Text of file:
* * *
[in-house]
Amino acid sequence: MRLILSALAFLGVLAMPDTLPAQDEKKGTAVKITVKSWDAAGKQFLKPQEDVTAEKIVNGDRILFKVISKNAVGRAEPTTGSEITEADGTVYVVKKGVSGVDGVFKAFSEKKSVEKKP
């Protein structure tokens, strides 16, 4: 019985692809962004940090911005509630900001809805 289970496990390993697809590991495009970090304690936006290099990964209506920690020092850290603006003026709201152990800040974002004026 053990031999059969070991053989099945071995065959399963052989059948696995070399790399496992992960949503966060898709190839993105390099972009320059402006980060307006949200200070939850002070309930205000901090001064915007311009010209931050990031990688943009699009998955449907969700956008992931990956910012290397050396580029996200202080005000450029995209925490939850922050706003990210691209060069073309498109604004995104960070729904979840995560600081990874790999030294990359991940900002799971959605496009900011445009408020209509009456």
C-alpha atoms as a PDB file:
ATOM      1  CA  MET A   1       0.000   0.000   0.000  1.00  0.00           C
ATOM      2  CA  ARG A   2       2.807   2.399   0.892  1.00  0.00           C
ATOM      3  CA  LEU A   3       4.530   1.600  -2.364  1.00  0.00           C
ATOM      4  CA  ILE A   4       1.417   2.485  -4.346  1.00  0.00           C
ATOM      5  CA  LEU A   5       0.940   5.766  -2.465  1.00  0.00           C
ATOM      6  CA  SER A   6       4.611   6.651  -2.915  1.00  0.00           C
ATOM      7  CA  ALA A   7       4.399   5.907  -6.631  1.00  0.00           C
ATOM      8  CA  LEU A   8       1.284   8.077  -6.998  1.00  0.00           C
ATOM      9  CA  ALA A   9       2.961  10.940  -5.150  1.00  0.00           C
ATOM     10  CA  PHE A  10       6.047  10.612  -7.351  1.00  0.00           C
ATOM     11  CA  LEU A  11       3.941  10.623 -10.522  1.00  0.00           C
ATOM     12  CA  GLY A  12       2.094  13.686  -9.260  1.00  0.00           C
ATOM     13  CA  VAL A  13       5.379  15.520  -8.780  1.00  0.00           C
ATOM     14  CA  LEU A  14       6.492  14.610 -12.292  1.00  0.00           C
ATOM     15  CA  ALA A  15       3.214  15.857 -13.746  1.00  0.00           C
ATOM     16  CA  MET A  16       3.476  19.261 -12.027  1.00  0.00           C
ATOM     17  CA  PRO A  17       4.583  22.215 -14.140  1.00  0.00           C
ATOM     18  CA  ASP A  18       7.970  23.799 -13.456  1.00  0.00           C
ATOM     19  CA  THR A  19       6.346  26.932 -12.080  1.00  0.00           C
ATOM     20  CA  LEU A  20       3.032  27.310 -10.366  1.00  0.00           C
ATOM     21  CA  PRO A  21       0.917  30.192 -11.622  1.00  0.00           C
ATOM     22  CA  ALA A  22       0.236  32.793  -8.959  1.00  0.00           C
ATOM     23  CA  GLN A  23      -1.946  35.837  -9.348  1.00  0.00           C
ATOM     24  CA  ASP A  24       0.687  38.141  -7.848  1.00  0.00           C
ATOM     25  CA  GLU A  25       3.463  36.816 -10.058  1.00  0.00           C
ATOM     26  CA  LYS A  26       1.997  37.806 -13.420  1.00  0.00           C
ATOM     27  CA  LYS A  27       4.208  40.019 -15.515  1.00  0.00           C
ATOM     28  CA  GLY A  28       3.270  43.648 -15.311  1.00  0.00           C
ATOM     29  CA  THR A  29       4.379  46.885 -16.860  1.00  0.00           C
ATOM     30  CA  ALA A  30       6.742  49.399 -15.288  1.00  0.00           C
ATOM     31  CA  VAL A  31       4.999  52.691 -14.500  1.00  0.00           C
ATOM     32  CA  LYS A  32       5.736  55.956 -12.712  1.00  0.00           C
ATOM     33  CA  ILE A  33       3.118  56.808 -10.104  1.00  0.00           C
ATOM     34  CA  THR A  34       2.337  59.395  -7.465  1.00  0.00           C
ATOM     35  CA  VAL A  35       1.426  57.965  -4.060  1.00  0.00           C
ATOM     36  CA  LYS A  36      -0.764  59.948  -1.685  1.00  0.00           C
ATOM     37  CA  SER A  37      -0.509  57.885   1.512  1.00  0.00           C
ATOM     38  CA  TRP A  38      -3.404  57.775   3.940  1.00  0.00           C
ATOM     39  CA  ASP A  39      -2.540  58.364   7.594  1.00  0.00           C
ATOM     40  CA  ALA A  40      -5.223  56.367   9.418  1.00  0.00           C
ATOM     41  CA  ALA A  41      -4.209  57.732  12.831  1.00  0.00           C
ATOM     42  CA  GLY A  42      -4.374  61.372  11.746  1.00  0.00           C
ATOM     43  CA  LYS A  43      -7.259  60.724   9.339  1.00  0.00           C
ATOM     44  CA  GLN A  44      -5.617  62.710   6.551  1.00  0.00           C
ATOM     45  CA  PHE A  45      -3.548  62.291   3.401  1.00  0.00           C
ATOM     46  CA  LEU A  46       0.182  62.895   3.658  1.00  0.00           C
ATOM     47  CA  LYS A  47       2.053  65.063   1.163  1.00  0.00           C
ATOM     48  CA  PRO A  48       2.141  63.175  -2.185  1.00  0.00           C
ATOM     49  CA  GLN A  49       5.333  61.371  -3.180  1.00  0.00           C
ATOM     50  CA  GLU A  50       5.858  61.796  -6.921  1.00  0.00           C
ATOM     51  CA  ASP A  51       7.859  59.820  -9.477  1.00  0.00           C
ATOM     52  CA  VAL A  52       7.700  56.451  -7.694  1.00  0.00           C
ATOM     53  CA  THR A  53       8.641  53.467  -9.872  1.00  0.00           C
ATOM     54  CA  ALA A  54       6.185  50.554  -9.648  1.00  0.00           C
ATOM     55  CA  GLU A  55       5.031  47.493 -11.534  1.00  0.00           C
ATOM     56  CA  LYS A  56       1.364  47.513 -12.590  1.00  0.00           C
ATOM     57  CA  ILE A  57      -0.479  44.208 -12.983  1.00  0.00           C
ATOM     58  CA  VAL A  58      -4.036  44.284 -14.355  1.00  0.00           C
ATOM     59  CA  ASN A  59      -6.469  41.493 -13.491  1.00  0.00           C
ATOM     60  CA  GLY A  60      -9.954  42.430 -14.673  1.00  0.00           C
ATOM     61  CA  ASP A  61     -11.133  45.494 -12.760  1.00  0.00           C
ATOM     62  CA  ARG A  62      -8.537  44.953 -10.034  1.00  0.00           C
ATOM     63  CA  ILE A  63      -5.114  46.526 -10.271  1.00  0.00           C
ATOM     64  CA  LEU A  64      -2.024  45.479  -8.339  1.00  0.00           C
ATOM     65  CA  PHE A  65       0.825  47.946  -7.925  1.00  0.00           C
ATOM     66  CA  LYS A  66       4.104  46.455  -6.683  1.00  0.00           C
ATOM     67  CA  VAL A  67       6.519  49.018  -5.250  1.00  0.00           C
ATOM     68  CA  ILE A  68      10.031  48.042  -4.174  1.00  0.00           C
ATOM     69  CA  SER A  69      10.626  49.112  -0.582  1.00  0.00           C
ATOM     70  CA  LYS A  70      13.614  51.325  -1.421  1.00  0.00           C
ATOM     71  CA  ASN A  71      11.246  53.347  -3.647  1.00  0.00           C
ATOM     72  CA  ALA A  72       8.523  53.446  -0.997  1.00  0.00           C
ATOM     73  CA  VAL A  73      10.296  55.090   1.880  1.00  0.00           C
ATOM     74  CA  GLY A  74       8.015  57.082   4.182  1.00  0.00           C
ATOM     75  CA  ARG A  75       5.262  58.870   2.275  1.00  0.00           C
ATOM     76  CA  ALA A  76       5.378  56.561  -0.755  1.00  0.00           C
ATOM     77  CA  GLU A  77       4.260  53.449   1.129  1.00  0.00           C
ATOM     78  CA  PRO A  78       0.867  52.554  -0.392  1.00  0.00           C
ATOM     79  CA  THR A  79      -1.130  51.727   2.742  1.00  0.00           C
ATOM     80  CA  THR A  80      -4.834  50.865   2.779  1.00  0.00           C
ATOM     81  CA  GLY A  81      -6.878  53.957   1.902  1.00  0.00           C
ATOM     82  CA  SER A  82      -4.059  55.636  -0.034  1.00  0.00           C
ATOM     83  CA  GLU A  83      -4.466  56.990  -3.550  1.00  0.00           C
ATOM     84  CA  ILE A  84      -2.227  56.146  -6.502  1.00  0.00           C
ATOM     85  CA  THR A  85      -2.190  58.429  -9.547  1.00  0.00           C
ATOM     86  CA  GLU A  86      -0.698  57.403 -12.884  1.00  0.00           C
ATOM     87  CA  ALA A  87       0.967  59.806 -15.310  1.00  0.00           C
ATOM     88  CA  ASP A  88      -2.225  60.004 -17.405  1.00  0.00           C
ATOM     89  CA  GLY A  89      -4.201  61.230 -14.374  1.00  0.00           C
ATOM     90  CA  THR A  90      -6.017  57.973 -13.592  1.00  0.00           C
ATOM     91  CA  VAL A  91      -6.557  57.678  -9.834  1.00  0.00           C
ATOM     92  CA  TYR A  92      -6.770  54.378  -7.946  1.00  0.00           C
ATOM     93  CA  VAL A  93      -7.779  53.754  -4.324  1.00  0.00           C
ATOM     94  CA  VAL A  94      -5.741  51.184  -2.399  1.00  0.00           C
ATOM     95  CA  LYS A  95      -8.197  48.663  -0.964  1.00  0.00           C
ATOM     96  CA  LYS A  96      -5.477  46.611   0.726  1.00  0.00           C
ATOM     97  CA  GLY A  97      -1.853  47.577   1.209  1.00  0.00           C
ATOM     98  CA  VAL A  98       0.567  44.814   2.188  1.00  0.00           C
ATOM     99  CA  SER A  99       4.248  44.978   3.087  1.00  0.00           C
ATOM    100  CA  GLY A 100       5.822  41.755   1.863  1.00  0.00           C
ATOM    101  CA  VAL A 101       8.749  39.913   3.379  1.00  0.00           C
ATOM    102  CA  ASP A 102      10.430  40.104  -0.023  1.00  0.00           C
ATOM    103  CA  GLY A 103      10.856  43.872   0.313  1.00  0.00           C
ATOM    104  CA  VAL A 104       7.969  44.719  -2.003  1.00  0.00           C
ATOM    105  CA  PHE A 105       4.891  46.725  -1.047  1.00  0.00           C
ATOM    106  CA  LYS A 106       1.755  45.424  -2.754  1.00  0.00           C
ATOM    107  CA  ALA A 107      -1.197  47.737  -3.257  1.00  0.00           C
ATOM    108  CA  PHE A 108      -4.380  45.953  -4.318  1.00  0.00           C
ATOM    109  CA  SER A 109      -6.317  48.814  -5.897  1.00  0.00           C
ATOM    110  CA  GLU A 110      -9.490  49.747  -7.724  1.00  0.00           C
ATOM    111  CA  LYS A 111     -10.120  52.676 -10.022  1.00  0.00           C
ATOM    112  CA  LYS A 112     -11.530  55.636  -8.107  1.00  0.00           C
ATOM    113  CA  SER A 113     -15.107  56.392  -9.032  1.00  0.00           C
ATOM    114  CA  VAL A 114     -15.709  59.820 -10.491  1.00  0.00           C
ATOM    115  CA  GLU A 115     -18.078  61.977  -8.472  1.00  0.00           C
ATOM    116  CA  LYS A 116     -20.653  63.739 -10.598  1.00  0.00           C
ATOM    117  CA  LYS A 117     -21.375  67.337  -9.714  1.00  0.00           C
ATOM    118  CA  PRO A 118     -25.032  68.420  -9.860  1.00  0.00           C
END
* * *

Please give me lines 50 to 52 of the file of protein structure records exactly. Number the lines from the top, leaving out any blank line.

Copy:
ATOM     46  CA  LEU A  46       0.182  62.895   3.658  1.00  0.00           C
ATOM     47  CA  LYS A  47       2.053  65.063   1.163  1.00  0.00           C
ATOM     48  CA  PRO A  48       2.141  63.175  -2.185  1.00  0.00           C